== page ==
While my project was birthed out of an interest in sociological phenomena and social data analytics, I am coming to realize the complexities which we can never truly untangle, but perhaps, I can begin to see where one end of the string leads to the other - even through the most labyrinthian human knot. I am working to develop a framework of ethics, and though it is mostly a hollow body (for I am only in the early stages), reflecting on morality has really invigorated me. I have begun to parse together a database of different research that is related, directly or tangentially, to my project. I am interested to see how the interdisciplinary nature of this project shapes my research, and what field it will lean into.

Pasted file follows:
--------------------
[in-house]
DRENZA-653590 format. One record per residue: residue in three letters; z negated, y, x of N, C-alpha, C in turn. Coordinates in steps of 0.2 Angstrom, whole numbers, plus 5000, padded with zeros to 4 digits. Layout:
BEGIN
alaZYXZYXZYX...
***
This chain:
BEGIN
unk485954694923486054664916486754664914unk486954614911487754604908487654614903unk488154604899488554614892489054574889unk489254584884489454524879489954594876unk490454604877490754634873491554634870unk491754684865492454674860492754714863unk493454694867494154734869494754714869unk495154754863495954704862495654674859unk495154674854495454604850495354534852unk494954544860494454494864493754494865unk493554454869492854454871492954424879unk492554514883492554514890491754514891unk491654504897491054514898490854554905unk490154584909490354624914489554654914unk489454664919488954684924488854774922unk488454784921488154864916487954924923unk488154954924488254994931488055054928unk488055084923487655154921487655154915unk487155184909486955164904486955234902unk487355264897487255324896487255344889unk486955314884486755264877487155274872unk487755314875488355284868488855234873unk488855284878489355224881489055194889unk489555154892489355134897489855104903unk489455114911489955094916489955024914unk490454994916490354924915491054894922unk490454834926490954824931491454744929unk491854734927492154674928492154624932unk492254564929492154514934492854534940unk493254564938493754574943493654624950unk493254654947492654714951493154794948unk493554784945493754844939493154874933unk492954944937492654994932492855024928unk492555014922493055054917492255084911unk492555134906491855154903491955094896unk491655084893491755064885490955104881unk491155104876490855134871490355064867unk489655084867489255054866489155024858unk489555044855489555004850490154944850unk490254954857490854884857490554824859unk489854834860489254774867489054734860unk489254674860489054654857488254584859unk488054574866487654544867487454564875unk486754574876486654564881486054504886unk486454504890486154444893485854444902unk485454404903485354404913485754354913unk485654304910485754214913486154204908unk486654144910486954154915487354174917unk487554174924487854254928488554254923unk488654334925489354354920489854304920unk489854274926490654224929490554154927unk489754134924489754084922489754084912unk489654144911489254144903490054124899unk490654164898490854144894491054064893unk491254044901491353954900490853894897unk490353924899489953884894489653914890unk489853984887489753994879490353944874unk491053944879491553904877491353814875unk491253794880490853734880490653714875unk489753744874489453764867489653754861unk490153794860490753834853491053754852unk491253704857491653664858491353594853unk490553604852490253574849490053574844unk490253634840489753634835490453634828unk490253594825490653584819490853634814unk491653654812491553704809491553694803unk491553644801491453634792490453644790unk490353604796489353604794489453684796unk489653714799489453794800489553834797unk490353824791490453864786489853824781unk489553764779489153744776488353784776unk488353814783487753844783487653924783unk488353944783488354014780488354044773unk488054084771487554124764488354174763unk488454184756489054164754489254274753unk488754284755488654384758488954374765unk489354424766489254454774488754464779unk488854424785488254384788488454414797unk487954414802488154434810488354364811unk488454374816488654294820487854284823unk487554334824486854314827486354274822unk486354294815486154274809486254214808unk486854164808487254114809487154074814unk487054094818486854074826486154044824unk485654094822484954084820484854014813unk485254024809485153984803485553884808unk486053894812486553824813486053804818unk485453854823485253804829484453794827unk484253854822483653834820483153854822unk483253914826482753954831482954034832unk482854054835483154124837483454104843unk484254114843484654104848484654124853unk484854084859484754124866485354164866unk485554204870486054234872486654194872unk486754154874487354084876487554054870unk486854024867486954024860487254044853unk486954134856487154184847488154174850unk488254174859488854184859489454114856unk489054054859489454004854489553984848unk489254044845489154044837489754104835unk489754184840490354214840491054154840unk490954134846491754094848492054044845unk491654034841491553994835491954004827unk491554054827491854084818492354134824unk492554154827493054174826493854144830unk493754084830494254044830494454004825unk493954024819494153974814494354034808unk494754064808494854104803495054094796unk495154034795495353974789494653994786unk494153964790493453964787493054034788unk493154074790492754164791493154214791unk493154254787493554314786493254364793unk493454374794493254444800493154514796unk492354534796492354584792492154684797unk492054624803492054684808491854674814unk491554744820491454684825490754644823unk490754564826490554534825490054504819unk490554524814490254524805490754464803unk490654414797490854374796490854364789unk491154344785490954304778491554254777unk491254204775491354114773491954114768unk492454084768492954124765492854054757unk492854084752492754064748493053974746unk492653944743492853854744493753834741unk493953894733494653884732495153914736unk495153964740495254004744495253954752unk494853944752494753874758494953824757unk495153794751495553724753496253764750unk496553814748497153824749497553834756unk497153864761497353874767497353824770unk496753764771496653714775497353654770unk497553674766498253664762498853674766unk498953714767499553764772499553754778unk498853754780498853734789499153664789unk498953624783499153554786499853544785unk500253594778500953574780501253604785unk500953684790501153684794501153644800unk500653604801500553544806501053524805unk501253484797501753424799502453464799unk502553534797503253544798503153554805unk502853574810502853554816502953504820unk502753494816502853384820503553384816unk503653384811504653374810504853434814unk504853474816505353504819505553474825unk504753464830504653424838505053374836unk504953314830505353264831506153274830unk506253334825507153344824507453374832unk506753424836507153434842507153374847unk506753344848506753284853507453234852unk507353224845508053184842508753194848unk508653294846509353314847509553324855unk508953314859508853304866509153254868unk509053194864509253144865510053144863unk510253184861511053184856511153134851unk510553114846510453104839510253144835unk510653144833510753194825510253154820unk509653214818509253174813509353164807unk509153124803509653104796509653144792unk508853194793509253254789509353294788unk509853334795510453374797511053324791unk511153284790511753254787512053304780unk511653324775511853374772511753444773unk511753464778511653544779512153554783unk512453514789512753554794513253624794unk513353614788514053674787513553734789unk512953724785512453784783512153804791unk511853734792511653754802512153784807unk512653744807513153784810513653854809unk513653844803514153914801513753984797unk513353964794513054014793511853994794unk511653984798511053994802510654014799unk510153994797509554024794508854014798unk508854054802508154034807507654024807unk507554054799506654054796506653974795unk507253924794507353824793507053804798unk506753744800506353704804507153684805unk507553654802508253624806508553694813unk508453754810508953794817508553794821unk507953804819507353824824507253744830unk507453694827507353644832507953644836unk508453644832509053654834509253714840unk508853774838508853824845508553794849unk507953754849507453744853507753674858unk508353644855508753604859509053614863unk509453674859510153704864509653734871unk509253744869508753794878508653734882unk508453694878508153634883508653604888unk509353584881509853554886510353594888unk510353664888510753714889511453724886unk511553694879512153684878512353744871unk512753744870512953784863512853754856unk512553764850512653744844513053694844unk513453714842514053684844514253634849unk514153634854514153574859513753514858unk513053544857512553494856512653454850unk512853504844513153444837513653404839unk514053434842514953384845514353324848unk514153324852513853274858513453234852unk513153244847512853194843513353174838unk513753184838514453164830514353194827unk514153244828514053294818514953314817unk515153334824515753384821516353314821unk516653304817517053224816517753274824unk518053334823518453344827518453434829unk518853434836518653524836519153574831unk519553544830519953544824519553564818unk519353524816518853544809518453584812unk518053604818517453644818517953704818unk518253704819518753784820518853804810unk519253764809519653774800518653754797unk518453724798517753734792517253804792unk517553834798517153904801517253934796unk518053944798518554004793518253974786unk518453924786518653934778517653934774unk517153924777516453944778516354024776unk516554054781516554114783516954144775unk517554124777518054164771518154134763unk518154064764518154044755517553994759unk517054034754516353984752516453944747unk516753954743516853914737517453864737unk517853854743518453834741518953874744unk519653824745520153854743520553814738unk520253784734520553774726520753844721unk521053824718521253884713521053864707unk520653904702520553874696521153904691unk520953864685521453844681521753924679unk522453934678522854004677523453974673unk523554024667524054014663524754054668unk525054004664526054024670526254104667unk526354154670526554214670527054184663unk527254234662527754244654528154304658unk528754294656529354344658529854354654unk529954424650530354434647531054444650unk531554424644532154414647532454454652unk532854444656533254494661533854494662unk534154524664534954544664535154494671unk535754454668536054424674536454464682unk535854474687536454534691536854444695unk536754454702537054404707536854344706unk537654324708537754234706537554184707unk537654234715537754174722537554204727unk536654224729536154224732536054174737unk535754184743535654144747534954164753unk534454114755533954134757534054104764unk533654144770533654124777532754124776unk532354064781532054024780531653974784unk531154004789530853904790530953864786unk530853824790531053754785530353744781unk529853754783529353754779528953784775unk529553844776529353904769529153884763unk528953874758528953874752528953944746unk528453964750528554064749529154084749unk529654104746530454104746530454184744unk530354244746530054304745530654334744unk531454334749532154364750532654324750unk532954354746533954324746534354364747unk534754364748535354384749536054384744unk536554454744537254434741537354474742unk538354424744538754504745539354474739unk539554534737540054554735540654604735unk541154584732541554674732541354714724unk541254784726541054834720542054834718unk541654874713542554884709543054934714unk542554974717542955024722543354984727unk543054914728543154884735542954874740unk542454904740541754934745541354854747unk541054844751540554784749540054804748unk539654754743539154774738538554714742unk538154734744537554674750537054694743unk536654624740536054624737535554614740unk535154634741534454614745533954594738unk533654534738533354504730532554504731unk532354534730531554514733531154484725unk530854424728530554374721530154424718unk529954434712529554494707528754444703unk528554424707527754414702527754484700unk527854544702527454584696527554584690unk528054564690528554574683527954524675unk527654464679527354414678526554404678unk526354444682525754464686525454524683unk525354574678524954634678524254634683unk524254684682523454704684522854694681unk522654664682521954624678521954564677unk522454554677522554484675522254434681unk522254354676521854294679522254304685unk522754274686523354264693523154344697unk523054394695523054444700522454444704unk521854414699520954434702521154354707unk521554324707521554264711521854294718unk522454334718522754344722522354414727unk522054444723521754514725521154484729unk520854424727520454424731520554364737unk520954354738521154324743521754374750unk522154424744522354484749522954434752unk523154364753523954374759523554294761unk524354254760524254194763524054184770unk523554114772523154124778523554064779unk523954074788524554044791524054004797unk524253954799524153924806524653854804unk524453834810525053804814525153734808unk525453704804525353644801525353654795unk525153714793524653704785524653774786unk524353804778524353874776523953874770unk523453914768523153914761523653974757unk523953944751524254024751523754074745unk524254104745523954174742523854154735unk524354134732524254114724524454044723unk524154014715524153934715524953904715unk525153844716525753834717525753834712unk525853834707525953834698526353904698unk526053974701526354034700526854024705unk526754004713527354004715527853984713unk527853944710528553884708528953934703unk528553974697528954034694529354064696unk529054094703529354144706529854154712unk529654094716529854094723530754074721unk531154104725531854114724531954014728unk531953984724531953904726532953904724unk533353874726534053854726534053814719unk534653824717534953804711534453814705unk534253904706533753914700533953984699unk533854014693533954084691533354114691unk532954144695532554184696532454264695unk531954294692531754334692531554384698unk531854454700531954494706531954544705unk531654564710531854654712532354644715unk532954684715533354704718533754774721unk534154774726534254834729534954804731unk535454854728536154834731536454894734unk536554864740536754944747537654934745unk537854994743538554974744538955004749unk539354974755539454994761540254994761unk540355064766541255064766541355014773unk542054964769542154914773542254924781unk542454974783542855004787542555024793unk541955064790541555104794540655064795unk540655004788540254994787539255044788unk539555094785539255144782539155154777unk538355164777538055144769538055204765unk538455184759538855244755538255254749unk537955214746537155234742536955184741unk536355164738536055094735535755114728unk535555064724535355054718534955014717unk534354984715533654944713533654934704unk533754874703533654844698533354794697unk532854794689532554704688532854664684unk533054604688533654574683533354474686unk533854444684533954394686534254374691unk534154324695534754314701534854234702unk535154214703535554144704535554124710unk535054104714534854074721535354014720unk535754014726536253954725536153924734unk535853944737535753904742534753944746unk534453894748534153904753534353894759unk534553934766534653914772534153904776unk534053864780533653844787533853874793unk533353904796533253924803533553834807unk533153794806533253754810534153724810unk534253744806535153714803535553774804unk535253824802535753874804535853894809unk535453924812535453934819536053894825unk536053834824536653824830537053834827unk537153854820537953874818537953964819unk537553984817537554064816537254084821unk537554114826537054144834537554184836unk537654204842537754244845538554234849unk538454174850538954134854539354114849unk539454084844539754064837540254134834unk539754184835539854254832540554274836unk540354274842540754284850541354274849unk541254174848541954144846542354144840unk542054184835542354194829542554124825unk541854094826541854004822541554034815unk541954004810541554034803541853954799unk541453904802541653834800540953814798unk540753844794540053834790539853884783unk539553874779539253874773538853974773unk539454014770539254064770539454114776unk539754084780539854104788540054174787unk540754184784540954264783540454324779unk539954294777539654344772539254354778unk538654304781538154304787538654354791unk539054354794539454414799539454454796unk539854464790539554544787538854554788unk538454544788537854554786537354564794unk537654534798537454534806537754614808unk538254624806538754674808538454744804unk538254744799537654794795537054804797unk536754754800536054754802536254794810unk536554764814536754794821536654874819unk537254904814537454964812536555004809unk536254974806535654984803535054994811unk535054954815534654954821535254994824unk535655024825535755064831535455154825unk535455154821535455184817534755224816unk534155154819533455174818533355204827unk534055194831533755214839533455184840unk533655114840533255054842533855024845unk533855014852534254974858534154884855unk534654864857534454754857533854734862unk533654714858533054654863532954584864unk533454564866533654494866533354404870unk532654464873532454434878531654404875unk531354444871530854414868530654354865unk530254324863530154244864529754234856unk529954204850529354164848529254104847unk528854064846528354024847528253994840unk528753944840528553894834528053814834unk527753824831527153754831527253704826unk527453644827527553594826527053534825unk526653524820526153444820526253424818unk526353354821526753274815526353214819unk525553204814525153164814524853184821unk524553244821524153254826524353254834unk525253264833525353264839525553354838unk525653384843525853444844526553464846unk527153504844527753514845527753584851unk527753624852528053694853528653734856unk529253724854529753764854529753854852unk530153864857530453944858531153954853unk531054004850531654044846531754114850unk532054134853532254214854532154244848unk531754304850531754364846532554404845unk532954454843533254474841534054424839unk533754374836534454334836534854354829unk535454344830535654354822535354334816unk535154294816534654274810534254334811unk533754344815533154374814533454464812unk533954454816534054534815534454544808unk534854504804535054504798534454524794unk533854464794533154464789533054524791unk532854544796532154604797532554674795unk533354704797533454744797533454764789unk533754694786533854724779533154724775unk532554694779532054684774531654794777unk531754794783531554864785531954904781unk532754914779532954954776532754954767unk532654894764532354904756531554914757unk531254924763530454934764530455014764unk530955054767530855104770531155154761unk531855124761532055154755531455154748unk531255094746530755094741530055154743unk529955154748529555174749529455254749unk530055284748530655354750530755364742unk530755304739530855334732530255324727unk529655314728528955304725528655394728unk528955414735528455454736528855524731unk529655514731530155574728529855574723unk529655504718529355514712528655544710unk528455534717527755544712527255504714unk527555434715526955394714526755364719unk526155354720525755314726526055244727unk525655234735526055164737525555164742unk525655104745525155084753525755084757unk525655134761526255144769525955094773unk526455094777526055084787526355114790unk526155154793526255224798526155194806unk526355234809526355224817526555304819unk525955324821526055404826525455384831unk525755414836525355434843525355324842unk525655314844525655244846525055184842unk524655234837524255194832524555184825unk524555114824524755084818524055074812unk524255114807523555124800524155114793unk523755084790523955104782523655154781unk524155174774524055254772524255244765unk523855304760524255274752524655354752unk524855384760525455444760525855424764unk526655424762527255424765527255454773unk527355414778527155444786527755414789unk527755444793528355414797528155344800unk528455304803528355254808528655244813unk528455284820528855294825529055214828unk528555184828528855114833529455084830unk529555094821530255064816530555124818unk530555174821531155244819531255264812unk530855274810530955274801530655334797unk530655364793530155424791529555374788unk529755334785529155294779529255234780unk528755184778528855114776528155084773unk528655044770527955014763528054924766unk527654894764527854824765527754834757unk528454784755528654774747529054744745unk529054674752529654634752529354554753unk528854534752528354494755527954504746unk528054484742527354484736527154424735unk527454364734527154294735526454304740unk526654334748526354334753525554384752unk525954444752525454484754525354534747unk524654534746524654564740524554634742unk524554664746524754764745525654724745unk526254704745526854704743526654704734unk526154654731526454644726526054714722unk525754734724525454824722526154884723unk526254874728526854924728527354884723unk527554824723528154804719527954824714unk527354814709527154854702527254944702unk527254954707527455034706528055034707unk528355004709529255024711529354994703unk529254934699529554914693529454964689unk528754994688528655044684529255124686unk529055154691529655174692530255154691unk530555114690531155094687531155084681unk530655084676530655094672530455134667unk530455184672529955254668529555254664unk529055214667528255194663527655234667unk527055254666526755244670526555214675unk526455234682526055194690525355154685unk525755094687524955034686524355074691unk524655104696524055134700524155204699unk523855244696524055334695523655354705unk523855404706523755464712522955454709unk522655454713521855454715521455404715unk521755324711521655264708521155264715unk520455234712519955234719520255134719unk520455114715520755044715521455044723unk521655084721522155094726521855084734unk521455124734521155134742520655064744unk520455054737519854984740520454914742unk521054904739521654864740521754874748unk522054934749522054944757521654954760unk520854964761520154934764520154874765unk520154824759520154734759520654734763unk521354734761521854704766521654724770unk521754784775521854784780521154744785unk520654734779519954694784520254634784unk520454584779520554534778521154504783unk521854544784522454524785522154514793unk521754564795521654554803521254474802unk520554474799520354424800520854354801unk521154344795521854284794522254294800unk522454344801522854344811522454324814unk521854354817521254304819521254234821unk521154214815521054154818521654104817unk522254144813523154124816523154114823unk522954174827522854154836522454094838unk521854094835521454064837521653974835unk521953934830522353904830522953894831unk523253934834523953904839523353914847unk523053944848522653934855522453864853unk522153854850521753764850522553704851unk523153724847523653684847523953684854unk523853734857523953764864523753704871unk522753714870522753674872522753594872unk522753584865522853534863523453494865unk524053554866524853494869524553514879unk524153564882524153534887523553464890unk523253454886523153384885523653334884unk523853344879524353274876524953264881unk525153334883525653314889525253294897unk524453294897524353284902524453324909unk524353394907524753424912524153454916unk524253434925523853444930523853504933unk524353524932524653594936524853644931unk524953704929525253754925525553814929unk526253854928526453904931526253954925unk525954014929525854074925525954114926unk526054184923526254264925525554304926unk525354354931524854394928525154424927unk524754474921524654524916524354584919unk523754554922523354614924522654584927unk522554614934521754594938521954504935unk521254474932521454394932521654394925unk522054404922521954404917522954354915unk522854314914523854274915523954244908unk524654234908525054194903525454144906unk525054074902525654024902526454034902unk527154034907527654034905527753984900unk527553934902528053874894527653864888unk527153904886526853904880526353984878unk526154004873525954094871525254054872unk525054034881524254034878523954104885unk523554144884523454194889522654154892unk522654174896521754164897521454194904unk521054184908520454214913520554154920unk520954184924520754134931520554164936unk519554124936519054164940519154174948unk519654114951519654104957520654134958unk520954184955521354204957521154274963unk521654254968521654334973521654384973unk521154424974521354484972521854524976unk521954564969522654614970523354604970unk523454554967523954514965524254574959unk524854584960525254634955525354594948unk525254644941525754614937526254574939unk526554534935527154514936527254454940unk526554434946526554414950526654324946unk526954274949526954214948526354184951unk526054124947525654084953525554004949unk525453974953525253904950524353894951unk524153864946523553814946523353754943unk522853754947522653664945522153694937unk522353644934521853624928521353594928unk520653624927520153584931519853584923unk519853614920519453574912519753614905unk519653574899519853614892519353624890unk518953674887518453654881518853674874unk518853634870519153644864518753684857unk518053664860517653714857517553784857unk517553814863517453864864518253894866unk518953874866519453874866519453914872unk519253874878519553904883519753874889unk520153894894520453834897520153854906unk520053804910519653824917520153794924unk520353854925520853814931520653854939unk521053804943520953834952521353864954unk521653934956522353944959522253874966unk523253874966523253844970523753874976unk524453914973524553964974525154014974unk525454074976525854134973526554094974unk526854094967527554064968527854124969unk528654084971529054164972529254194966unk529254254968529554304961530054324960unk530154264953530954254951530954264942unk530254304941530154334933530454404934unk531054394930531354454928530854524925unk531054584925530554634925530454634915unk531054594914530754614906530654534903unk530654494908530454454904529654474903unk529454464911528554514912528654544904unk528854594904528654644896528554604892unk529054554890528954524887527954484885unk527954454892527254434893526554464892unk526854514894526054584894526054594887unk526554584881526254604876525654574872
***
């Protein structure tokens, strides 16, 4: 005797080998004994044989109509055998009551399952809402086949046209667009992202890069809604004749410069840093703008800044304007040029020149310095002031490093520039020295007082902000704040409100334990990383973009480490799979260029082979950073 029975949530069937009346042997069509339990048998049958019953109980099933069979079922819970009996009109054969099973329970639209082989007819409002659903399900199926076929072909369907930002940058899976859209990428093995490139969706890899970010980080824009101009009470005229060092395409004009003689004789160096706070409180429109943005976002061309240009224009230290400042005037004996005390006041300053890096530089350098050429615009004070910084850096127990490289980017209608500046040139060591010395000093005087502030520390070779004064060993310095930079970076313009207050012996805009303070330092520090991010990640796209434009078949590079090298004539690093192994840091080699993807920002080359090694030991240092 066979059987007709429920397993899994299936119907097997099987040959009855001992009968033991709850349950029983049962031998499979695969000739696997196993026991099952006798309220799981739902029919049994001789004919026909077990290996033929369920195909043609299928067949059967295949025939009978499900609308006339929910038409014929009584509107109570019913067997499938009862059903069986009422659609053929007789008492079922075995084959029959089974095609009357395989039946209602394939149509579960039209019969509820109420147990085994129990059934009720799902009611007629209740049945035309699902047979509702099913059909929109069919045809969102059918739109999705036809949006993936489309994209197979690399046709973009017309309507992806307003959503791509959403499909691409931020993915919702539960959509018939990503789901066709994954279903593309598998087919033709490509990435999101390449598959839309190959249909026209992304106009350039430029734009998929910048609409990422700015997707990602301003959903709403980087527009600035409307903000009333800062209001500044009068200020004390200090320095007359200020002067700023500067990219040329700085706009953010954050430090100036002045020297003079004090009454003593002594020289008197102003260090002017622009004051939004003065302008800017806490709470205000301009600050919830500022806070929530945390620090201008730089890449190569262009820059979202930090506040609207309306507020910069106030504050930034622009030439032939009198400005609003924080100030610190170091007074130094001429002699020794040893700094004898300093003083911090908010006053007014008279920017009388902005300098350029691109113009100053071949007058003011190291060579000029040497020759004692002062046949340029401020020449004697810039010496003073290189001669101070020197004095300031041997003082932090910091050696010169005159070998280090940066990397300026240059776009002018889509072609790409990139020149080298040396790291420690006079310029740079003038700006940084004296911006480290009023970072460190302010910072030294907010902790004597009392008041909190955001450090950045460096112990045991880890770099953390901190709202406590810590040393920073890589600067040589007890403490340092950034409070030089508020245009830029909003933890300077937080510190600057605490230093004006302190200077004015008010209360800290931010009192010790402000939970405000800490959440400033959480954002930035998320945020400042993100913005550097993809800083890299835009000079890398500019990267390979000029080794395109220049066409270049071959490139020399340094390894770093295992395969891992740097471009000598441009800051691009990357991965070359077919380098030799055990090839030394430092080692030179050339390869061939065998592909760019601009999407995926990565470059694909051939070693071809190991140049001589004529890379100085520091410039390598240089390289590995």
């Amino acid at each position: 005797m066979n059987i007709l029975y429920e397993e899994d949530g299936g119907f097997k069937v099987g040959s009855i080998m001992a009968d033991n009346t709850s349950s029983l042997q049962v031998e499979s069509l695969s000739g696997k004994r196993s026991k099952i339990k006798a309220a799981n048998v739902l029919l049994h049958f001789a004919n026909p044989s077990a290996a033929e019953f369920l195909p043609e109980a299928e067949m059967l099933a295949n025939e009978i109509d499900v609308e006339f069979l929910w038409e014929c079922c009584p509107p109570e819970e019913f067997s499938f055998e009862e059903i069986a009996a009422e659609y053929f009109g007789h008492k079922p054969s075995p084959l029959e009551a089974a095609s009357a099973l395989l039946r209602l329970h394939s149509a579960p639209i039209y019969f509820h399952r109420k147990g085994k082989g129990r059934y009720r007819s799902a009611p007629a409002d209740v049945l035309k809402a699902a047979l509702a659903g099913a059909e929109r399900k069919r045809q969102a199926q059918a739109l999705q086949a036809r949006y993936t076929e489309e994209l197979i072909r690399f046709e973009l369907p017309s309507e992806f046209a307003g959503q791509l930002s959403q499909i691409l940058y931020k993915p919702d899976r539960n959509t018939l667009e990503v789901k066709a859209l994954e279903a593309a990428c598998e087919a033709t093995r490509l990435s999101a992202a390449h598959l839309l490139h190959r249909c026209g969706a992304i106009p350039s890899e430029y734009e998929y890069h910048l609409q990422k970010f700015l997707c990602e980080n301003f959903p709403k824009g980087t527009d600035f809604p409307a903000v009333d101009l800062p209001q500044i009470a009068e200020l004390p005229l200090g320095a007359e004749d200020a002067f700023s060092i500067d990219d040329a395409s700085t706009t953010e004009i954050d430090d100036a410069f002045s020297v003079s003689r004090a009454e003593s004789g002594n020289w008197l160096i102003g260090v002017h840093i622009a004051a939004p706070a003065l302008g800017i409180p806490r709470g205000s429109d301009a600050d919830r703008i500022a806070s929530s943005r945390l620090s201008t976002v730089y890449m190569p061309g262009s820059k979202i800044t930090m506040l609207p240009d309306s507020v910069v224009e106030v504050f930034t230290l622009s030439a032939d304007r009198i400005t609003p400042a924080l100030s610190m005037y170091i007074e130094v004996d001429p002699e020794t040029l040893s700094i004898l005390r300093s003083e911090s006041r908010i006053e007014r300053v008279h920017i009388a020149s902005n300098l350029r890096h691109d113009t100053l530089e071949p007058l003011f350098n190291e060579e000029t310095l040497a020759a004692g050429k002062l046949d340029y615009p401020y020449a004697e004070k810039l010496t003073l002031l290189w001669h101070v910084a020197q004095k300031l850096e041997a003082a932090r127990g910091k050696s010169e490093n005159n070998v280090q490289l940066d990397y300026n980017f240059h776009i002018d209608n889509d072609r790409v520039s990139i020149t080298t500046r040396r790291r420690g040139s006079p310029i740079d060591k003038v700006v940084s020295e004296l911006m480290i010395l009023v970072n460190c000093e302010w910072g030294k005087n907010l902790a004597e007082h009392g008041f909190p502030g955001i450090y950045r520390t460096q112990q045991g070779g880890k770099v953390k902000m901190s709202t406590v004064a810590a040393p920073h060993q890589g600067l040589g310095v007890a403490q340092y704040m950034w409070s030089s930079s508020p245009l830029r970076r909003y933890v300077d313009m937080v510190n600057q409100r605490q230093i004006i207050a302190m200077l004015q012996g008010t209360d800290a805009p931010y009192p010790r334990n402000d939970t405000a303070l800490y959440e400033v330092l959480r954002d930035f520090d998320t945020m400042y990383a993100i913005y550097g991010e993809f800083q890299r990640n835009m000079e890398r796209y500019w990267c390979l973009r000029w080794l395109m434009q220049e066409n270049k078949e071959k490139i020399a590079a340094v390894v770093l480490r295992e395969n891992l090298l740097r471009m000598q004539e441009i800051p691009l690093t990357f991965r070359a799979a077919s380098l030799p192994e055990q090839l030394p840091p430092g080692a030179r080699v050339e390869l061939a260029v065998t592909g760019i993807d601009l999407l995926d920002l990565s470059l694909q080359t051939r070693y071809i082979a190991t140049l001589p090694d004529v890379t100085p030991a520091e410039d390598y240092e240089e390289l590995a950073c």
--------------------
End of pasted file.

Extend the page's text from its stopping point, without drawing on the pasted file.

Hey Aaron! I really enjoyed reading how your thoughts on leadership are beginning to change. I think that your description of your original perception of a leader (one who separates themselves from the group) resonated with my previous understanding. I, too, thought leadership was purely individualistic. Your take on its etymology in German is fascinating. Perhaps, the hierarchical distinctions in society that have been engrained into our history have in turn engrained into our minds a universal image of a leader, burdened by responsibility. To reshape our understanding would then mean a departure from history (something that seems so hard to do considering history is what informs our society today). This all sounds complicated and daunting, but I'm happy to be working on becoming a leader of my own thoughts alongside someone else!